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What You Should Know: Strabismus

about strabismus

Strabismus, the medical term for any eye misalignment, is a condition that can affect both children and adults. This month, we’re highlighting strabismus and educating our community on the eye disease and what it can mean for you and your family. Read on for more insights and takeaways of what you should know about strabismus... 


What is Strabismus?  

While the natural eye position is to be aligned in the same direction, Strabismus is any type of misalignment of the eye. It is estimated that 4% of the U.S. population has strabismus. It is also more commonly found in children, but can also occur in adults.  

Strabismus is described by the direction of the misaligned eye. These positions include:  

- Inward crossing (esotropia) 

- Outwards (exotropia) 

- Upward (hypertropia) 

- Downward (hypotropia) 

Esotropia (inward crossing) is the most common horizontal strabismus in children and is divided into many different types. The two most common occurring in childhood are:  

- Infantile esotropia: Onset occurs by 6 months of age with a large amount of crossing and is constant. 

- Accommodative esotropia: Onset occurs later, around 2-3 years old, and is due to high far-sightedness (hyperopia). This type of crossing is usually treated with glasses. 


What are the Symptoms?  

The most common and noticeable symptom is obviously some type of ocular misalignment. Other symptoms are more frequent in older children. These can include:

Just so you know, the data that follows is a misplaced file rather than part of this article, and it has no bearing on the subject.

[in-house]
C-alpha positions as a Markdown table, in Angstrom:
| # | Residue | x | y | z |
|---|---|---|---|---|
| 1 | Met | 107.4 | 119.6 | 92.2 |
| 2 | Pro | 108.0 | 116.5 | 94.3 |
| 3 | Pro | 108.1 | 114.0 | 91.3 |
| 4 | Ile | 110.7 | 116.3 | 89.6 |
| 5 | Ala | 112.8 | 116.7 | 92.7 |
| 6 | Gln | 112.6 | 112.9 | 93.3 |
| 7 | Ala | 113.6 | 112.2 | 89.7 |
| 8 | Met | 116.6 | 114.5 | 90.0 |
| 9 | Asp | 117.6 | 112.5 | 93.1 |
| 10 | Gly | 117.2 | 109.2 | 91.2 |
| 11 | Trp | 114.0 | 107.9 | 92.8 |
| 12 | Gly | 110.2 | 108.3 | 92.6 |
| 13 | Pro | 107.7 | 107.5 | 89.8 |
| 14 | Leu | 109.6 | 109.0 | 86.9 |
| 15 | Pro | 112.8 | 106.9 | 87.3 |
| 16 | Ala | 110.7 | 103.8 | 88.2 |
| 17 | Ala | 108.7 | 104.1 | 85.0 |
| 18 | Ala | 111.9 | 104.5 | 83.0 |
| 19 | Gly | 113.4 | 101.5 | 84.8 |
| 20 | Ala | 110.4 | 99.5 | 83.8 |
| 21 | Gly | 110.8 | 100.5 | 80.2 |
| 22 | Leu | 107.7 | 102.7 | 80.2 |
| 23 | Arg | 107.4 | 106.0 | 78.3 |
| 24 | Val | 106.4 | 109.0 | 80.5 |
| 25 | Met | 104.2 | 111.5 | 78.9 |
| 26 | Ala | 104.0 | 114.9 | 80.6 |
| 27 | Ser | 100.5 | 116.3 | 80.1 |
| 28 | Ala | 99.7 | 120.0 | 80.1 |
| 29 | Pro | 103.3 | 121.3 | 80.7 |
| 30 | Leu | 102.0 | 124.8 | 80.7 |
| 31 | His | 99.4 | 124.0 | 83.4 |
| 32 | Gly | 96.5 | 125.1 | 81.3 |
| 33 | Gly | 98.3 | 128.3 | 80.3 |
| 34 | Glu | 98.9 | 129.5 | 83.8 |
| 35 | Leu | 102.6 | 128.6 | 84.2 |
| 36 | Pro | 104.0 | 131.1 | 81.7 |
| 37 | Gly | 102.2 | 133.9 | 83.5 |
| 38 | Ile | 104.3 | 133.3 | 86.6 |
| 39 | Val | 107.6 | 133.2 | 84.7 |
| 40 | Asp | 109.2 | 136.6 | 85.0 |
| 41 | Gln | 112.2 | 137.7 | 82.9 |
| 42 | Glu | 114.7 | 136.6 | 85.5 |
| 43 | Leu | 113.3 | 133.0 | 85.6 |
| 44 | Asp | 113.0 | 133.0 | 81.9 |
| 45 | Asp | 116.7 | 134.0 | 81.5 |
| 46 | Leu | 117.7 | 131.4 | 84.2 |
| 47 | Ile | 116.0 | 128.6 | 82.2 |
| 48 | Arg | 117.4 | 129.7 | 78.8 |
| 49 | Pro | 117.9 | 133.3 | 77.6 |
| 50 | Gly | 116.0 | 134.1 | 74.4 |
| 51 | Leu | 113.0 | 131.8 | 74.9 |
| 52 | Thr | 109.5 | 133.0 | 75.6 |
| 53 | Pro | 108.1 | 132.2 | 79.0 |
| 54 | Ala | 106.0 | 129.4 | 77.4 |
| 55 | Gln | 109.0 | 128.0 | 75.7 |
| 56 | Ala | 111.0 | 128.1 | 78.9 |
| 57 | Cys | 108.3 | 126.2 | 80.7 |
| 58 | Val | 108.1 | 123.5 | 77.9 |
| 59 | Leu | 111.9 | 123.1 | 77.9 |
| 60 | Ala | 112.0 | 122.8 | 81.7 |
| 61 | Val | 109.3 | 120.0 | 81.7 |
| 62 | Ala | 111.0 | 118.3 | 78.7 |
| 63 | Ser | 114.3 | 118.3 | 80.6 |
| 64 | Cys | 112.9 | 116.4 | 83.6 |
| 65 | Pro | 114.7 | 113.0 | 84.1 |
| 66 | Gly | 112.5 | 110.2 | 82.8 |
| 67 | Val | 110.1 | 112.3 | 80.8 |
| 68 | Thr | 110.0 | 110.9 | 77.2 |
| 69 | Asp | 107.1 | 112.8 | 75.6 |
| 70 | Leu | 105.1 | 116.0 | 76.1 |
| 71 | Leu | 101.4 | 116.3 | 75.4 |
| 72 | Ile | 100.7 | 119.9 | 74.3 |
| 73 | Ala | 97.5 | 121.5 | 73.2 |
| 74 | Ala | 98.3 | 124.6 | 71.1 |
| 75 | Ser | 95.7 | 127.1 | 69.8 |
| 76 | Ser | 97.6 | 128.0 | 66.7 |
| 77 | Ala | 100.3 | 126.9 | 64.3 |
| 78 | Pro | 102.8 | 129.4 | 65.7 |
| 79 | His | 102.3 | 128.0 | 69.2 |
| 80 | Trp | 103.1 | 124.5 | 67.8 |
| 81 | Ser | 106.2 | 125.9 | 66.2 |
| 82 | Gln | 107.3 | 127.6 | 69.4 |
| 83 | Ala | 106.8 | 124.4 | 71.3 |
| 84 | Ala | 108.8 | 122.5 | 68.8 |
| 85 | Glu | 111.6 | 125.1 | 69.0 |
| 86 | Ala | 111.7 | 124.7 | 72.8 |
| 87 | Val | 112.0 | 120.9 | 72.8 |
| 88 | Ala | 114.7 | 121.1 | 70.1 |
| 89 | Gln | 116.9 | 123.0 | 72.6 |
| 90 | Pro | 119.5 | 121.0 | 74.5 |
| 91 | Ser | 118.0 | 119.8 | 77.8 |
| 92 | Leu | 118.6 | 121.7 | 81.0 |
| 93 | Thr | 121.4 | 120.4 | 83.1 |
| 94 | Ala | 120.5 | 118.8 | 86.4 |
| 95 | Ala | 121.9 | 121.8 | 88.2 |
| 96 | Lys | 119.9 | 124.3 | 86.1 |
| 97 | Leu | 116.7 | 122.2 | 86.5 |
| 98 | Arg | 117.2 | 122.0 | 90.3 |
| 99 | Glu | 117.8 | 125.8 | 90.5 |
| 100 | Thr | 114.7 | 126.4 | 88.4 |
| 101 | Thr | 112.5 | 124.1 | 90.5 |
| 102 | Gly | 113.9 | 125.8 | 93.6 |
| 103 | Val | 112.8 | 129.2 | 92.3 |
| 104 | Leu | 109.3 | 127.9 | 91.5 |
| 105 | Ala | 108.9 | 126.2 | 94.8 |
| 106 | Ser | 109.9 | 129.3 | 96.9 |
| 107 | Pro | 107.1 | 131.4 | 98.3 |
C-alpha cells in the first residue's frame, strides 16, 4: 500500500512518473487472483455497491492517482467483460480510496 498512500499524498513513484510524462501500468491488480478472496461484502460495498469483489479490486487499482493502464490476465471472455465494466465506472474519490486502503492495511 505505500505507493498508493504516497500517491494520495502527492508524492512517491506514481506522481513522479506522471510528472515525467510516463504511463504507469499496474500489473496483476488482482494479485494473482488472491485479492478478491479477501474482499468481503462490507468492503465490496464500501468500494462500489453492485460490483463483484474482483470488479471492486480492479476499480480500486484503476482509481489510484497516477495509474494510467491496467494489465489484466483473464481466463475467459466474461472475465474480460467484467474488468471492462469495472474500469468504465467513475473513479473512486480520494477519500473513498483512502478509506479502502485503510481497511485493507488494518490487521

- Blurry vision 

- Eye strain 

- Fatigue 

- Headaches  

- Head tilt or abnormal head position 

- Double vision 

- Abnormal 3-D vision 

It is important to be aware of these symptoms and assess them both in yourself and your children. We often hear the term “Lazy Eye” as a symptom as well, and there is a distinction to be made with this term. Lazy eye is a non-specific, non-medical description that can be used to describe any problem with eyes or vision development. The term is most often used to describe strabismus (misalignment), amblyopia (poor vision), or ptosis (droopy eyelid).  


What Causes Strabismus?  

Strabismus is most commonly caused by a problem with the brain control of eye alignment and movement. Less commonly, it is a problem with the muscle or eye itself. It is not completely understood, however there is a genetic component and can run in families. Other causes, of the many, include:  

- Refractive error (near-sighted, far-sighted, astigmatism) 

- Amblyopia (poor vision development) 

- Cataract 

- Retinopathy or prematurity 

- Genetic medical conditions associated with strabismus 

- Trauma 

- Neurologic  


How is Strabismus Treated?  

An ophthalmologist specially trained in strabismus will determine the appropriate treatment plan based on the type and cause of the misalignment. Not all strabismus is the same, so they are not all treated the same, even if multiple family members are diagnosed. Treatment options may include a combination of the following:  

- Glasses  

- Eye patching 

- Surgery 

- Observation  

- Exercises  

- Prisms 

- Treatment of underlying disease or medical problem  


In all cases, close monitoring of vision development in childhood is vital in children with strabismus to ensure continued vision development. At ReFocus Eye Health, we have trained experts who can conduct comprehensive eye exams for your family, and then develop a customized treatment plan for any patients with strabismus. Especially with school beginning again, it is critical to have eye exams completed and ensure children are on the right path for optimal learning success. Contact us today to schedule an appointment.